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Acta Biomater. 2017 Mar 1;50:353-360. doi: 10.1016/j.actbio.2017.01.011. Epub 2017 Jan 6.

Probiotic E. coli Nissle 1917 biofilms on silicone substrates for bacterial interference against pathogen colonization.

Author information

1
School of Chemistry and Chemical Engineering, South China University of Technology, Guangzhou 510640, China; Department of Chemistry, University of Houston, Houston, TX 77204, United States.
2
Department of Chemistry, University of Houston, Houston, TX 77204, United States.
3
Department of Chemistry, University of Houston, Houston, TX 77204, United States. Electronic address: cai@uh.edu.
4
School of Chemistry and Chemical Engineering, South China University of Technology, Guangzhou 510640, China. Electronic address: celjzh@scut.edu.cn.

Abstract

Bacterial interference is an alternative strategy to fight against device-associated bacterial infections. Pursuing this strategy, a non-pathogenic bacterial biofilm is used as a live, protective barrier to fence off pathogen colonization. In this work, biofilms formed by probiotic Escherichia coli strain Nissle 1917 (EcN) are investigated for their potential for long-term bacterial interference against infections associated with silicone-based urinary catheters and indwelling catheters used in the digestive system, such as feeding tubes and voice prostheses. We have shown that EcN can form stable biofilms on silicone substrates, particularly those modified with a biphenyl mannoside derivative. These biofilms greatly reduced the colonization by pathogenic Enterococcus faecalis in Lysogeny broth (LB) for 11days.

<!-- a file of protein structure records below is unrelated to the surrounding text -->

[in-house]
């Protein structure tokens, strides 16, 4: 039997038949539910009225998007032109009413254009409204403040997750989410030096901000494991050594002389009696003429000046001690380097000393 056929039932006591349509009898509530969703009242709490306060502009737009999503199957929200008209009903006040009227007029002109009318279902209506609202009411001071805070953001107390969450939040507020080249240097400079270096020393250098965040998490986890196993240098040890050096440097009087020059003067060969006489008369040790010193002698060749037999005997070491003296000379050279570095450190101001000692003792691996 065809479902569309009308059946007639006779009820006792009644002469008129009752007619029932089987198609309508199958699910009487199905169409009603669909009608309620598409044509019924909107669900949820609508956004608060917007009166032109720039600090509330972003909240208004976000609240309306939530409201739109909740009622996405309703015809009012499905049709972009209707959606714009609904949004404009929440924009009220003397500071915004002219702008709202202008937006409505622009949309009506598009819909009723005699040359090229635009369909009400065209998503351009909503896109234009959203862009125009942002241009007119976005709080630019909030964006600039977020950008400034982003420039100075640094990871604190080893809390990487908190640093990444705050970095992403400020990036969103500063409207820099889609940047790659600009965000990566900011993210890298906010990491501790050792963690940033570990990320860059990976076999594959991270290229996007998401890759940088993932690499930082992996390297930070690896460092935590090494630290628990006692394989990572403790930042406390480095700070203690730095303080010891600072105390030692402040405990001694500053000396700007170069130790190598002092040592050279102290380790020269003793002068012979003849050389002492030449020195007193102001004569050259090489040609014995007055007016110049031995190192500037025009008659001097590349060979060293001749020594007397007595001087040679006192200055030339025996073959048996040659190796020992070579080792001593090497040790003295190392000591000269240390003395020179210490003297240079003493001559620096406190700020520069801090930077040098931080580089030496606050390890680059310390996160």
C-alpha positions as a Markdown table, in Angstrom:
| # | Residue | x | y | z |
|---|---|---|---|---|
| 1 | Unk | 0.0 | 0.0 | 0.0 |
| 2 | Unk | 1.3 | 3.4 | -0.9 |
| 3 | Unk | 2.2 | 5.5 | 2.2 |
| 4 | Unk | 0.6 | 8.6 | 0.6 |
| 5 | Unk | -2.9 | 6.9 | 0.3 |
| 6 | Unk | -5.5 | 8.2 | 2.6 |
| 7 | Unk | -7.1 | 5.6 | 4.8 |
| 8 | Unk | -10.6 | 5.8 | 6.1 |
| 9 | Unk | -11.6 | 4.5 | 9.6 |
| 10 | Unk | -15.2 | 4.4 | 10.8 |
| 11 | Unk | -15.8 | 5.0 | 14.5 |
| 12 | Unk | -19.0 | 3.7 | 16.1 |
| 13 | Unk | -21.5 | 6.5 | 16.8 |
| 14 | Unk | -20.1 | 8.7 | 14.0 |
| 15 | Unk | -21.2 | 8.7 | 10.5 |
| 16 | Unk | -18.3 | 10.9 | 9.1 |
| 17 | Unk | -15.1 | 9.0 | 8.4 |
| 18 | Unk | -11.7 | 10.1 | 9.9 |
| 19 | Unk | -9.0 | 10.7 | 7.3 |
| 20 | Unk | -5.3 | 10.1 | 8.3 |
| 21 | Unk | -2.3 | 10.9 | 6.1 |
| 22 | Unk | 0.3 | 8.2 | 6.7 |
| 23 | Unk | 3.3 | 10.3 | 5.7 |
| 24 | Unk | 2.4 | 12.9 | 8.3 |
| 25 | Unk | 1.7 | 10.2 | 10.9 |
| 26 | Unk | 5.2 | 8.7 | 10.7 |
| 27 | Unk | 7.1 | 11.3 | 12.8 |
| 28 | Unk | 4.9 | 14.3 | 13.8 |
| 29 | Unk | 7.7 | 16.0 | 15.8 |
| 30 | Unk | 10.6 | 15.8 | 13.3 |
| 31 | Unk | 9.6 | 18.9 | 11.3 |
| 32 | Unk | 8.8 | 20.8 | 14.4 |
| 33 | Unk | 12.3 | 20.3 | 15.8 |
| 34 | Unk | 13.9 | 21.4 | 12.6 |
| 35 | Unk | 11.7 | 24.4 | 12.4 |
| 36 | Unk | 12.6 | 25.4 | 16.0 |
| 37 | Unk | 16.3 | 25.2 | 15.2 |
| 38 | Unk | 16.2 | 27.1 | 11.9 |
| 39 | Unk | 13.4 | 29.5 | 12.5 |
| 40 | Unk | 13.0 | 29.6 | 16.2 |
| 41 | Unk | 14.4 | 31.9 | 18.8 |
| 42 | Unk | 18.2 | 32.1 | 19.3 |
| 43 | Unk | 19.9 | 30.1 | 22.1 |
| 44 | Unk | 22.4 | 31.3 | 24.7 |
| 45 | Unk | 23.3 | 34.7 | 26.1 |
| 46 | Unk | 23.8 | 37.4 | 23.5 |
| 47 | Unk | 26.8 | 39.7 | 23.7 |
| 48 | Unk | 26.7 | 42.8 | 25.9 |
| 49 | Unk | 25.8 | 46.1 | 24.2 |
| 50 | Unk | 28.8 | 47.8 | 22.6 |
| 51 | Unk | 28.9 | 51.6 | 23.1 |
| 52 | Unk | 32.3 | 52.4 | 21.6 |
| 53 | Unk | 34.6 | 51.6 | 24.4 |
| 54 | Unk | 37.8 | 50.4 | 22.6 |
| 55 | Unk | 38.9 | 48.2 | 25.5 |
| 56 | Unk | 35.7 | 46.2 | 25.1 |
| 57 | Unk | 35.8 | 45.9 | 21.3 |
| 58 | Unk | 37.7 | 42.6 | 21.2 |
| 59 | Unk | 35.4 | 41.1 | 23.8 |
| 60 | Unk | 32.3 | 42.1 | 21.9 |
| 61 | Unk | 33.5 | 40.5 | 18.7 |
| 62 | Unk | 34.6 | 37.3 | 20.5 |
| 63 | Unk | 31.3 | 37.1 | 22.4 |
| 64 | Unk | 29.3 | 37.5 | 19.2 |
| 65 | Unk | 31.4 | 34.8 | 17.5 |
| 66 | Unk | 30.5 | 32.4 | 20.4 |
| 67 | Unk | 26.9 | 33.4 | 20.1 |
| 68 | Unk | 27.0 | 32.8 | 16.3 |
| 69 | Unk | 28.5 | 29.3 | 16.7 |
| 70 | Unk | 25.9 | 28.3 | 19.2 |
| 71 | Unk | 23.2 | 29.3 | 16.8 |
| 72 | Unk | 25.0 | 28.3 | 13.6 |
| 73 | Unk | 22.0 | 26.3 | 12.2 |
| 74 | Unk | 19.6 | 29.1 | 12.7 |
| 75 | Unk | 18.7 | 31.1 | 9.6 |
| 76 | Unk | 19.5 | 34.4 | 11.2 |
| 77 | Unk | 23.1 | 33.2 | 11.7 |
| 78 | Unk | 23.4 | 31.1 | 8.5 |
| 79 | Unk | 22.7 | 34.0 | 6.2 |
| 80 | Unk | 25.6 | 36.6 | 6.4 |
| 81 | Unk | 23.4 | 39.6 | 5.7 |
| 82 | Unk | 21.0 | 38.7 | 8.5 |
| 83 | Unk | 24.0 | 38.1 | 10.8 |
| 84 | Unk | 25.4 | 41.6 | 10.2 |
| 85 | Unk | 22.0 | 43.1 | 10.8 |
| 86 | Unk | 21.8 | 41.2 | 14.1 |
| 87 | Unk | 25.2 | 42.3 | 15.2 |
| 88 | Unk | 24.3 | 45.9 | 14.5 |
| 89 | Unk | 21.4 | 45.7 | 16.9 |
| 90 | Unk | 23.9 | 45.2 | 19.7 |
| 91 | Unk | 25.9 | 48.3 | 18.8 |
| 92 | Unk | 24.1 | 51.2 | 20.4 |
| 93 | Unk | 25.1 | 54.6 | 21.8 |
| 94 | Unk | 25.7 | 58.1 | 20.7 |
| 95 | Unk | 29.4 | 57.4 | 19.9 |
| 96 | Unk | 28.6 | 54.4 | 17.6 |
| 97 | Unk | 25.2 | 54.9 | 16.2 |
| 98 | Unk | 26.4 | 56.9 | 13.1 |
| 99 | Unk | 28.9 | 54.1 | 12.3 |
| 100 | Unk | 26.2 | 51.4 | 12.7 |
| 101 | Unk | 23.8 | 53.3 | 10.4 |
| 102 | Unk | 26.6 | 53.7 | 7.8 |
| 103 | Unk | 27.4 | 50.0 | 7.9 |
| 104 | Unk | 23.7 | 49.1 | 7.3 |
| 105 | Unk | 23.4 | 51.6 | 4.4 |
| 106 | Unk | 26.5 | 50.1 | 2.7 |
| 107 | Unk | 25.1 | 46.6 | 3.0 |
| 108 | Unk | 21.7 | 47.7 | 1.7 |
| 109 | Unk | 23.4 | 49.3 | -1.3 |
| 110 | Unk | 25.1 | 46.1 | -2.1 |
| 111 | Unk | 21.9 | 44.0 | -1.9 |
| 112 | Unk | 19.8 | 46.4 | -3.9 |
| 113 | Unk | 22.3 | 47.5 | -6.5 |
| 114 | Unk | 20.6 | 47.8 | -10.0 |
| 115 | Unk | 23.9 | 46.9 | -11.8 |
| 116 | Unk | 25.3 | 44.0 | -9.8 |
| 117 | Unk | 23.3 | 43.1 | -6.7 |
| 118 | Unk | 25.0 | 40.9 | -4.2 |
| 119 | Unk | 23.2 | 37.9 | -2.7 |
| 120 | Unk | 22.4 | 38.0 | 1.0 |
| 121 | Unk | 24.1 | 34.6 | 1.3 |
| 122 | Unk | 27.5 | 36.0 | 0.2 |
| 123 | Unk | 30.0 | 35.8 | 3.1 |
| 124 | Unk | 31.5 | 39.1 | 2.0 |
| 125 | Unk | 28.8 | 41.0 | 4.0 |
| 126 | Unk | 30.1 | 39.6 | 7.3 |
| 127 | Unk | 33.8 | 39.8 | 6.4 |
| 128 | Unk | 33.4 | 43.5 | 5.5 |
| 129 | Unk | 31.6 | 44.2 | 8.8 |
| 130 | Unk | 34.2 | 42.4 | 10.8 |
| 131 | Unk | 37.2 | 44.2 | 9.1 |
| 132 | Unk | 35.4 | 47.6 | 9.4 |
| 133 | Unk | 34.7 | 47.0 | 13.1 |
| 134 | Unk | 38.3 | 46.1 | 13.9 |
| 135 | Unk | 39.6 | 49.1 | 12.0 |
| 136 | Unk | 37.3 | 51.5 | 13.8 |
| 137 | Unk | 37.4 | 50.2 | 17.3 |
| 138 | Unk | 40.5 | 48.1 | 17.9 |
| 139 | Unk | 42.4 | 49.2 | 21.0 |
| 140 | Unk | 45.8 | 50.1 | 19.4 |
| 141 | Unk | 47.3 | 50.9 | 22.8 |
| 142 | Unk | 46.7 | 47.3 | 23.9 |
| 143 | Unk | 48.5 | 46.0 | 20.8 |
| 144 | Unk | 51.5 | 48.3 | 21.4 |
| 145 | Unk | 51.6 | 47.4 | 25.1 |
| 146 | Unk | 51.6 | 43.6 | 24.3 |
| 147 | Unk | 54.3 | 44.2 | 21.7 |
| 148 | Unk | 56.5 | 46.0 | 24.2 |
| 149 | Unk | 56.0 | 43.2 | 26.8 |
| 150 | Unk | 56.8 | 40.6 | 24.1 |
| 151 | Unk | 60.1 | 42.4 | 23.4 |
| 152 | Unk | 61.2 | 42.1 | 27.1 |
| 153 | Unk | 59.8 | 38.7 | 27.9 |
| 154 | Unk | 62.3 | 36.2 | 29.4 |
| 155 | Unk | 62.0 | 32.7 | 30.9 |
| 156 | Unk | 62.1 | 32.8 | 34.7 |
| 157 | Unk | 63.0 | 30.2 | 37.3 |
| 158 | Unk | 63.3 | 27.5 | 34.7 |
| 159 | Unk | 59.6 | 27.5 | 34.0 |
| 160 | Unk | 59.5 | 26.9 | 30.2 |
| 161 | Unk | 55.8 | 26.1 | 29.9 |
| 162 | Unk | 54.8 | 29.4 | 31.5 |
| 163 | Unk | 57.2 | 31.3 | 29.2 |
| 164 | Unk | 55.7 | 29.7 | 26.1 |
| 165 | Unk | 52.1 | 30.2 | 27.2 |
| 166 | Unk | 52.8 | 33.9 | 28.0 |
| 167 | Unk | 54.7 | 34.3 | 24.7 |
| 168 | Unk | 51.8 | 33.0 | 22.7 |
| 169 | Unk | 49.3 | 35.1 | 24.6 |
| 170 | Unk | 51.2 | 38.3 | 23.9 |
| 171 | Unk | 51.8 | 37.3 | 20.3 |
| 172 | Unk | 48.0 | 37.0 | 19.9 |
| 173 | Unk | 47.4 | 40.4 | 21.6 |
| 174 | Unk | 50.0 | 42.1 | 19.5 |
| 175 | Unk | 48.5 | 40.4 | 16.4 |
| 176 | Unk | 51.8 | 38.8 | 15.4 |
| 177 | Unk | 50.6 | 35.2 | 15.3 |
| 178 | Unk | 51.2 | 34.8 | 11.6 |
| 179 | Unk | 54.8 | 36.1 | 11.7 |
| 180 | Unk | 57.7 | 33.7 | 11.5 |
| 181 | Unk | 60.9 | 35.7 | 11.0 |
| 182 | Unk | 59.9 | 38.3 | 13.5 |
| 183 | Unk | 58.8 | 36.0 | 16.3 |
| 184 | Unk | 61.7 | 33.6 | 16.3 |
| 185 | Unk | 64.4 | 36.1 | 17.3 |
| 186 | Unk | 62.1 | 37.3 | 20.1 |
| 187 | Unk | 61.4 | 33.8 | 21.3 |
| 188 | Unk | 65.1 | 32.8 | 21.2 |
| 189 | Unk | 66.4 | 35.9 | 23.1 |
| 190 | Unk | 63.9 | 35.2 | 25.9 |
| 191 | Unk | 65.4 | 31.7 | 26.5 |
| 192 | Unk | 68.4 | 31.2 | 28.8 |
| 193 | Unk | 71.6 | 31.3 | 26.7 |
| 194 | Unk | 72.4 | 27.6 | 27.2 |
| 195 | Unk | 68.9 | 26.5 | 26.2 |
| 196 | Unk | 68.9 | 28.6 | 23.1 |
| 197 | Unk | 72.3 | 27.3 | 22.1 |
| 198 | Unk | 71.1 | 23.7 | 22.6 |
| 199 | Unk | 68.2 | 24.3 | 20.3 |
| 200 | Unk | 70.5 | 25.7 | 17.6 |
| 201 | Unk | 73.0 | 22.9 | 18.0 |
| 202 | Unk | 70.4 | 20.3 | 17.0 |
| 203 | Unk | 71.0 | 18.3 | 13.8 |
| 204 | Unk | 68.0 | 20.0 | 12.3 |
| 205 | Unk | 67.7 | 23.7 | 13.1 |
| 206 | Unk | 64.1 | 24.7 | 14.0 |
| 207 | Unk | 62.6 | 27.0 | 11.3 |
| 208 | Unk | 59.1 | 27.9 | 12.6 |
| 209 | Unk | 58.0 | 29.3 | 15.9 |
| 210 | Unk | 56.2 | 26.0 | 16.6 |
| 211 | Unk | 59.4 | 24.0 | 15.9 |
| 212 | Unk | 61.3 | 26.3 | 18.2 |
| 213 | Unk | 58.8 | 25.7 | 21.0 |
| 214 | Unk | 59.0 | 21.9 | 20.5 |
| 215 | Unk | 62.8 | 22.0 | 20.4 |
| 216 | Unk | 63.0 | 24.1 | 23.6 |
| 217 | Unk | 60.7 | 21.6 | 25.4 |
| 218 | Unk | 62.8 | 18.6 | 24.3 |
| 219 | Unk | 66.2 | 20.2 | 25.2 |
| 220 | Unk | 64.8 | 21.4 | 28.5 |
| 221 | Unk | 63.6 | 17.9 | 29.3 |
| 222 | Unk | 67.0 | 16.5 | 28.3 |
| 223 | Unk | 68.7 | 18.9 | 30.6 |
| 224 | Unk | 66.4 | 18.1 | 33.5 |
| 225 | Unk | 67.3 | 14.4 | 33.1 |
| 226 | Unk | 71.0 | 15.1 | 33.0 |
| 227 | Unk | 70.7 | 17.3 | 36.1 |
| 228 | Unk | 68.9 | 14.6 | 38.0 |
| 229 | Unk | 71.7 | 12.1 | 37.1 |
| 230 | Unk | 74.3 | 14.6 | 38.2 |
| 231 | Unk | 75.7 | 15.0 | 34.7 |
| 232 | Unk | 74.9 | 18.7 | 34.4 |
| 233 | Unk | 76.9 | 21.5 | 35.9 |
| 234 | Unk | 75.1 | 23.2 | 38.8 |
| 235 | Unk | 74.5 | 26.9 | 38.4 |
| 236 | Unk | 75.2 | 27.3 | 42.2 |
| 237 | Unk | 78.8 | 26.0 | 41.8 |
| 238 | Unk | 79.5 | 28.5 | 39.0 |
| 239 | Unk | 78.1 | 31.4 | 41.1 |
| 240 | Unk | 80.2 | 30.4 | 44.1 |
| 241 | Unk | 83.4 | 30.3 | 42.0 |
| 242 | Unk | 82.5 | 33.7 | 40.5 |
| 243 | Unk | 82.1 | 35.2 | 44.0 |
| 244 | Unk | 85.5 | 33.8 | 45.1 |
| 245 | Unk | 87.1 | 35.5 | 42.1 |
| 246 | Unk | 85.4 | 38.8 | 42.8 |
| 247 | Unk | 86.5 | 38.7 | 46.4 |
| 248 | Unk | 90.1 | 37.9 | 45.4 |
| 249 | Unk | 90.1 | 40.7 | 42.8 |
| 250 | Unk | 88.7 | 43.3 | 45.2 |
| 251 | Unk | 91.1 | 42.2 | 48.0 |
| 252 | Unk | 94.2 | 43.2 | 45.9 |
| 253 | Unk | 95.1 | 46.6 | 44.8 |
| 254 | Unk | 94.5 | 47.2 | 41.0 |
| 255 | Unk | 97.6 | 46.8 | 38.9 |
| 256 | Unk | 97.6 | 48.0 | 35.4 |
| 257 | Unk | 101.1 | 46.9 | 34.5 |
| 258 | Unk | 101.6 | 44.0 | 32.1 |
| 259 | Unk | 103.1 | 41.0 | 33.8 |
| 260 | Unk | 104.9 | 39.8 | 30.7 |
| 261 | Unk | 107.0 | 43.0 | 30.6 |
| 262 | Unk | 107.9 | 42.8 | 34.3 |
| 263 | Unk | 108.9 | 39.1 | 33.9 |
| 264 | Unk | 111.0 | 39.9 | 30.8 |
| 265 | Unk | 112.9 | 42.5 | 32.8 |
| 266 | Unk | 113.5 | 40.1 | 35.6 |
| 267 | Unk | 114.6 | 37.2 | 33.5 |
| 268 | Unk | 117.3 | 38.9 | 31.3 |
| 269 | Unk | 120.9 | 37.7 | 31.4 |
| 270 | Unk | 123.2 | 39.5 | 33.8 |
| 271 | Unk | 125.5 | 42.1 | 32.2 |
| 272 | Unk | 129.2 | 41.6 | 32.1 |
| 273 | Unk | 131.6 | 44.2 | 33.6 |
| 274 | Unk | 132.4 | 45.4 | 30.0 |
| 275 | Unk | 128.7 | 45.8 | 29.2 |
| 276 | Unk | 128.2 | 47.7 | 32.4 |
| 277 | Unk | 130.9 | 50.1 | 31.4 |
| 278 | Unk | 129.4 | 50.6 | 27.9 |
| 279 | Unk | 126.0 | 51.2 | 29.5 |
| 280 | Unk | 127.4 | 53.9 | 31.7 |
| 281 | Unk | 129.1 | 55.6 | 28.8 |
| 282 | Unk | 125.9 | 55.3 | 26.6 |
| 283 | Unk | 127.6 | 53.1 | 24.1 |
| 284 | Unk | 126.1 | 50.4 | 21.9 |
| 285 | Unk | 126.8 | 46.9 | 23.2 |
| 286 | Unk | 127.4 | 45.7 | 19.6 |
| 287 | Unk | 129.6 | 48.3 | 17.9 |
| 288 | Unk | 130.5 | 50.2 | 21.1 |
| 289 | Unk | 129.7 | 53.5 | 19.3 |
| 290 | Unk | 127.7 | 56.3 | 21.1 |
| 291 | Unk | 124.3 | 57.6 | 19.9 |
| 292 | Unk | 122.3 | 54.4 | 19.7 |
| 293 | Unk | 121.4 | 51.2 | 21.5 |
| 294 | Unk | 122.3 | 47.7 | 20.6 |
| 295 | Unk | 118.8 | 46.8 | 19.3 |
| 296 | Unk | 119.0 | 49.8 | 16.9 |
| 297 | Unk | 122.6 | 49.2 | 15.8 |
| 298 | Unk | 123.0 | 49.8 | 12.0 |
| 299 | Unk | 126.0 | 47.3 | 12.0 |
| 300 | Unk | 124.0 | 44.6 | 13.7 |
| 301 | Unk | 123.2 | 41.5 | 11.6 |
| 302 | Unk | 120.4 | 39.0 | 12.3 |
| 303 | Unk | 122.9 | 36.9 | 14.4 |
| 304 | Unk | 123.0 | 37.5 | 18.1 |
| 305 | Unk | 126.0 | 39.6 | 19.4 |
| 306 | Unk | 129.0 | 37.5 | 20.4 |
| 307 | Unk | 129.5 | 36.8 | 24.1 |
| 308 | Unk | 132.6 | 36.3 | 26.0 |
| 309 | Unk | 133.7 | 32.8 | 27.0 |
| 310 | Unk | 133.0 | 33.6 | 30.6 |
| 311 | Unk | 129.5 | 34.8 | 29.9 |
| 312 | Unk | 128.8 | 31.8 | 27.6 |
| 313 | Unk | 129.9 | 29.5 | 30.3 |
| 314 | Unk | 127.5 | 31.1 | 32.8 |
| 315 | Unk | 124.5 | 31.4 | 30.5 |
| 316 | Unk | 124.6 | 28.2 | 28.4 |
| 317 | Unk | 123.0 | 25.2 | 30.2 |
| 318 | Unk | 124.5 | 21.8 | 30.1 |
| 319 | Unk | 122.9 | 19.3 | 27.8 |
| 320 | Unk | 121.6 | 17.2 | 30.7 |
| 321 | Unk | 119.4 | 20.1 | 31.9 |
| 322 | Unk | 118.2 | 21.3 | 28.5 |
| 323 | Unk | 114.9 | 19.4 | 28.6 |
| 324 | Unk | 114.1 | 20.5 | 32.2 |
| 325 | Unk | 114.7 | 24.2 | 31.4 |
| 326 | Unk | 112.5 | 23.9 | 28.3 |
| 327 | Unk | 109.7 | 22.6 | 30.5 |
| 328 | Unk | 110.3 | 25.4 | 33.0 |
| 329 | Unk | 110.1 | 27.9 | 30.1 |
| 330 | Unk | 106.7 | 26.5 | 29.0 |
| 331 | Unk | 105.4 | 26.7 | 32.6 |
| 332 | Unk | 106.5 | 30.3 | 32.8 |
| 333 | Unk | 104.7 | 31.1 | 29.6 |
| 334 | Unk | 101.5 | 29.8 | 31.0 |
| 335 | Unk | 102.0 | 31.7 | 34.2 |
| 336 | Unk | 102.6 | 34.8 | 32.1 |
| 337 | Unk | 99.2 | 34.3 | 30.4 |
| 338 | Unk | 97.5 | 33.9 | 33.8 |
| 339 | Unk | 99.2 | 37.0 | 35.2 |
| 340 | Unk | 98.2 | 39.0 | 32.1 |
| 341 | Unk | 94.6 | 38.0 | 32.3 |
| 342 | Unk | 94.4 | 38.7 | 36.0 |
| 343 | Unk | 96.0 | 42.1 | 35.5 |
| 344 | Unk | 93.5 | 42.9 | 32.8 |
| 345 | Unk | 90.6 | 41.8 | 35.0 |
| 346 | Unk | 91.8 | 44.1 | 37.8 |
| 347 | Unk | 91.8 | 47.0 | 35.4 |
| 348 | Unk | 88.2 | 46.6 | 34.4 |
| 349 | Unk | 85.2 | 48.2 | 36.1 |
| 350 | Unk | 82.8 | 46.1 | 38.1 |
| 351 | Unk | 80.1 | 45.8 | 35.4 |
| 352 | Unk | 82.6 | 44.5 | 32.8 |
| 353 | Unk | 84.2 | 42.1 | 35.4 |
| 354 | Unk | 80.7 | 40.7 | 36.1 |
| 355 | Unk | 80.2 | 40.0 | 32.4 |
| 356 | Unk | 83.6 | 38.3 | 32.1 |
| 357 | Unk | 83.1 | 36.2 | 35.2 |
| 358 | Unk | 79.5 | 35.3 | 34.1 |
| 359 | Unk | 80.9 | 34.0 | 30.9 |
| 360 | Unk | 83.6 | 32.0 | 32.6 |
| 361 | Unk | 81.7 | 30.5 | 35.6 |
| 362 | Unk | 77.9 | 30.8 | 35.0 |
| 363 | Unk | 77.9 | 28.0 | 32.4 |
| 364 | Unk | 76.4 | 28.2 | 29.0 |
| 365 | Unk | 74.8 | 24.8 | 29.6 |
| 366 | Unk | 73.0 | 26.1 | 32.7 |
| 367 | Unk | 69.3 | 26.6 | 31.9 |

STATEMENT OF SIGNIFICANCE:

Bacterial interference is an alternative strategy to fight against device-associated bacterial infections. Pursuing this strategy, we use non-pathogenic bacteria to form a biofilm that serves as a live, protective barrier against pathogen colonization. Herein, we report the first use of preformed probiotic E. coli Nissle 1917 biofilms on the mannoside-presenting silicone substrates to prevent pathogen colonization. The biofilms serve as a live, protective barrier to fence off the pathogens, whereas current antimicrobial/antifouling coatings are subjected to gradual coverage by the biomass from the rapidly growing pathogens in a high-nutrient environment. It should be noted that E. coli Nissle 1917 is commercially available and has been used in many clinical trials. We also demonstrated that this probiotic strain performed significantly better than the non-commercial, genetically modified E. coli strain that we previously reported.

KEYWORDS:

Bacterial interference; Biofilms; Catheter-associated urinary tract infection; E. coli Nissle 1917; Mannoside

PMID:
28069496
DOI:
10.1016/j.actbio.2017.01.011
[Indexed for MEDLINE]

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